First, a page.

On Robert’s point that it’s not clear “how the connection between a reason to believe something and believing it could be routed through the believerâ??s motivational system at all”: ‘motivation’ is a potentially misleading term.

    Sometimes ‘motivation’ is used to refer to (what is sometimes in the philosophy of action called) “desire” or “wanting” or “pro attitudes”. But then it wouldn’t make any sense to say that an action (or an intention) is motivated by a desire.

    So it seems that there is another use of ‘motivation’ such that to say that an action or attitude is “motivated by” some antecedent mental states is to say that there is a correct folk-psychological explanation according to which the agent has that attitude, or does that action, precisely because she is in those antecedent mental states.

    It is this second sense of ‘motivation’ that is relevant to epistemology, I think. (It’s controversial, but I think in this second sense the term refers to what is sometimes called the “basing relation”.)

    On Uriah’s worry about “‘ought’ implies ‘can'”: there are different sorts of ‘ought’ I think. Every kind of ‘ought’ implies at least logical possibility. Some kinds of ‘ought’ also imply something more like a reliable ability; but by no means all of them do. E.g. in some contexts, I think it could be quite true to say “I ought to win the lottery”, even though the speaker certainly doesn’t have a reliable ability to win the lottery (or compare Macbeth’s line on his wife’s death “She should have died hereafter”). So I’m not at all worried about Uriah’s attempted counterexample.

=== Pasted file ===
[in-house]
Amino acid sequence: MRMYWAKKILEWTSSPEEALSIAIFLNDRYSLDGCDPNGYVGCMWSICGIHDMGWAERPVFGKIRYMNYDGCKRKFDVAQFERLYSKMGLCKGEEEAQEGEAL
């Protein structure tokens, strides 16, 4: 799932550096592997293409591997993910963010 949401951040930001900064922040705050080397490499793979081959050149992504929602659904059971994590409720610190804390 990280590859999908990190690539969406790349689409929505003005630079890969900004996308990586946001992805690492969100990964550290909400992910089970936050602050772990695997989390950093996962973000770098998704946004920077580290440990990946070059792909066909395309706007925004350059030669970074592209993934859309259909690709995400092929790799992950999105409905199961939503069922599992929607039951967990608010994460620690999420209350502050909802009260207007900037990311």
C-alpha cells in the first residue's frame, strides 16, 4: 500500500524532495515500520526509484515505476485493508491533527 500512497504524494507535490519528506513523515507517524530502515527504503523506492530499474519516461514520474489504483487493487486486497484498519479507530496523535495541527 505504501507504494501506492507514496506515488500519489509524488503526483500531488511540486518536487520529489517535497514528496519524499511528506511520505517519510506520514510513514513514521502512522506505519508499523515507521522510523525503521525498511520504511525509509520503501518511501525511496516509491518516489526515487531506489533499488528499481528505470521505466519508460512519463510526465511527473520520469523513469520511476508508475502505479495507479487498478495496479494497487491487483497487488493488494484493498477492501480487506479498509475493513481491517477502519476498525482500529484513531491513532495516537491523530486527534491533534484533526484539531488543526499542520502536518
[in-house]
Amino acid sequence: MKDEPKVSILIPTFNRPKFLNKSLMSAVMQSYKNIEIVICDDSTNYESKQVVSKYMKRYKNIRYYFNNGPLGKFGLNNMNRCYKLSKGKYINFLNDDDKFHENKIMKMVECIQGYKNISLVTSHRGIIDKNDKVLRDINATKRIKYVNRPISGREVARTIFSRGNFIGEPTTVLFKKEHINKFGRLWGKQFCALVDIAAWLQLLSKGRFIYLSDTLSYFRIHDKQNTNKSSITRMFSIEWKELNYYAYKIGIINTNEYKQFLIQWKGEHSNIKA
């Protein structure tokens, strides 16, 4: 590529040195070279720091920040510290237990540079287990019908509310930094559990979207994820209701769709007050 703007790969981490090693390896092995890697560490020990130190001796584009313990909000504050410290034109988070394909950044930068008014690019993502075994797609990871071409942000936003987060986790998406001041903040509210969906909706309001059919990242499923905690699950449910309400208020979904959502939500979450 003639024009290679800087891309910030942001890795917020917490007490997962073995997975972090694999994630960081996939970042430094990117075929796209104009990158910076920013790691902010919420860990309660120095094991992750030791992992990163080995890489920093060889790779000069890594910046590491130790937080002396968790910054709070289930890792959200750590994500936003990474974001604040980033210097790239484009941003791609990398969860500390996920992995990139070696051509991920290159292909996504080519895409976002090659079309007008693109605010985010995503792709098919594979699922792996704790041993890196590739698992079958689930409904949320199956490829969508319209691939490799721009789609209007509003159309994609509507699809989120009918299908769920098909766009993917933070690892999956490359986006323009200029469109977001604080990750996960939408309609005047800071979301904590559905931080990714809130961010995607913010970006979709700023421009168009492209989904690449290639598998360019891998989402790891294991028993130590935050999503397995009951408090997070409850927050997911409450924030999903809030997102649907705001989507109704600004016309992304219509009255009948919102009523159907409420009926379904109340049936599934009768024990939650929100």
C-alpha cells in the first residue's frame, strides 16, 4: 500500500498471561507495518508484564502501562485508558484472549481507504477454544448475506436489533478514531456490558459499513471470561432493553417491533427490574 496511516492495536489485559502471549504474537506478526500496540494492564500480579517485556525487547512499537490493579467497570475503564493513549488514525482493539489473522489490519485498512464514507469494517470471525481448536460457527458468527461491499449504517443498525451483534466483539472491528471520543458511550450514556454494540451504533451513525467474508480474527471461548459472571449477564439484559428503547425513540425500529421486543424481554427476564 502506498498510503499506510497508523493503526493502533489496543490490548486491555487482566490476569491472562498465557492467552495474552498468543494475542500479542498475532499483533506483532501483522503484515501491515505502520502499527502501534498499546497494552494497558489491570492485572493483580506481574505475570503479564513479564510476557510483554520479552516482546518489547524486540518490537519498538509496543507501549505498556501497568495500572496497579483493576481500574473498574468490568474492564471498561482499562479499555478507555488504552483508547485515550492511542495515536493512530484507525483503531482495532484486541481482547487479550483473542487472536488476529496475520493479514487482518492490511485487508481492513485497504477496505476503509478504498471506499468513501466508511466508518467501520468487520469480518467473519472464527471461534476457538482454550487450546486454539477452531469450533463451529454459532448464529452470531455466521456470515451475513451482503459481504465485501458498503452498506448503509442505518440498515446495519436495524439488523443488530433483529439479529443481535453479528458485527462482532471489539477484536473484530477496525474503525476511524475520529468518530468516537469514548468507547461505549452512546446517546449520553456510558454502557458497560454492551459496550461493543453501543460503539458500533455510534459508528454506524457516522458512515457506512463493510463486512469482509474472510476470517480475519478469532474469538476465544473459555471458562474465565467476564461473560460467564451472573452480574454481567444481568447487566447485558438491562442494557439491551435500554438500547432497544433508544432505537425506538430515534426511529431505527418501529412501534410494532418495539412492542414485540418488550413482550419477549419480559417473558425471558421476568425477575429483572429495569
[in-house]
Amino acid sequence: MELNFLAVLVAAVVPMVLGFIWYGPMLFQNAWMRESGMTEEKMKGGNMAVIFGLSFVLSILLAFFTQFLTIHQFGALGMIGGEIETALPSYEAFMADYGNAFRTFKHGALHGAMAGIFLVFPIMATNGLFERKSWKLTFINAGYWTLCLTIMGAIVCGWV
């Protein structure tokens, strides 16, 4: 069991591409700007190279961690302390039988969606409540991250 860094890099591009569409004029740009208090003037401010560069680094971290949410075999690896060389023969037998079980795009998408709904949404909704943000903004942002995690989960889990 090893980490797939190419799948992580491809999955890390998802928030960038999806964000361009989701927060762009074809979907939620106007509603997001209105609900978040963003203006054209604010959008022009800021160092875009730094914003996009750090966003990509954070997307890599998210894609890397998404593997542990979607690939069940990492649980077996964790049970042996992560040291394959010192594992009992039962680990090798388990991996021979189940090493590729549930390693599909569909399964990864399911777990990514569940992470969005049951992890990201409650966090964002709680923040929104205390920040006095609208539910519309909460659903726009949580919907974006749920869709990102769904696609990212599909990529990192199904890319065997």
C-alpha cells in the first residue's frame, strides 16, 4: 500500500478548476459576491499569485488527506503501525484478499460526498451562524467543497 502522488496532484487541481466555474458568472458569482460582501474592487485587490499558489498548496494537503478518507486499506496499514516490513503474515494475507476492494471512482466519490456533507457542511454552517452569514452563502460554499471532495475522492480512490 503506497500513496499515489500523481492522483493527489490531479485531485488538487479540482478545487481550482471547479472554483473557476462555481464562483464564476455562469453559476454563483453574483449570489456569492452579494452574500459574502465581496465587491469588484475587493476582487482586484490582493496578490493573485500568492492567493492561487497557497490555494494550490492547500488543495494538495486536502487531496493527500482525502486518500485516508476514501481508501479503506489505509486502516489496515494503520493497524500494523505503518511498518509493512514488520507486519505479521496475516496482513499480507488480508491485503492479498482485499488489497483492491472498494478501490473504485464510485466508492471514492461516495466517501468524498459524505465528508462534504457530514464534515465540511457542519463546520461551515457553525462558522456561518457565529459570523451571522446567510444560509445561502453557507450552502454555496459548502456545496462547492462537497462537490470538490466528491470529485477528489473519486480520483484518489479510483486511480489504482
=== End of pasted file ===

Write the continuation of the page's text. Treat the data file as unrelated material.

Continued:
On moral vs. non-moral reasons, etc.: with respect to “ethical judgment internalism”, I have generally started out by defending the version that focuses, not on judgments about relatively “thick” reasons for action (like moral reasons etc.), but on “thin” normative judgments (such as judgments about what one has all-things-considered most reason to do). If one isn’t motivated to act by these judgments, then one is simply being akratic; and I think it is fairly plausible that (i) such akrasia is irrational, and (ii) every agent has at least some (typically highly fallible) disposition not to be akratic in this way.

  14. Ralph, it appears that you’ve written some things on this topic that I’ve missed; can you point me to them? I’m especially interested in your remarks about akratic responses, since that issue comes very close to the issue I’m trying to sort through about cases where you know that something would be evidence if it were true, but you also know that were you to acquire the evidence, believing the information would block its confirming power. My hope is to explain away these kinds of cases as a problem for the internalism in question…

    I especially liked your remarks about motivation. The idea of there being a difference between routes through affective states and routes not through such states was very helpful.

    On Uriah’s worry, which I don’t think I’ve sorted through entirely yet, my first reaction, however, is to wonder whether such worries have adequately internalized the lessons of frankfurt-style counterexamples.

    Finally, one idea for Robert and the wonderful Frankena remark. I think it’s no surprise to hear Frankena worry here: the more “fallen” you conceive human beings to be, the less plausible internalism about moral reasons will be. And the same point, I think, underlies your concern that internalism is more plausible about practical reason than about moral reason…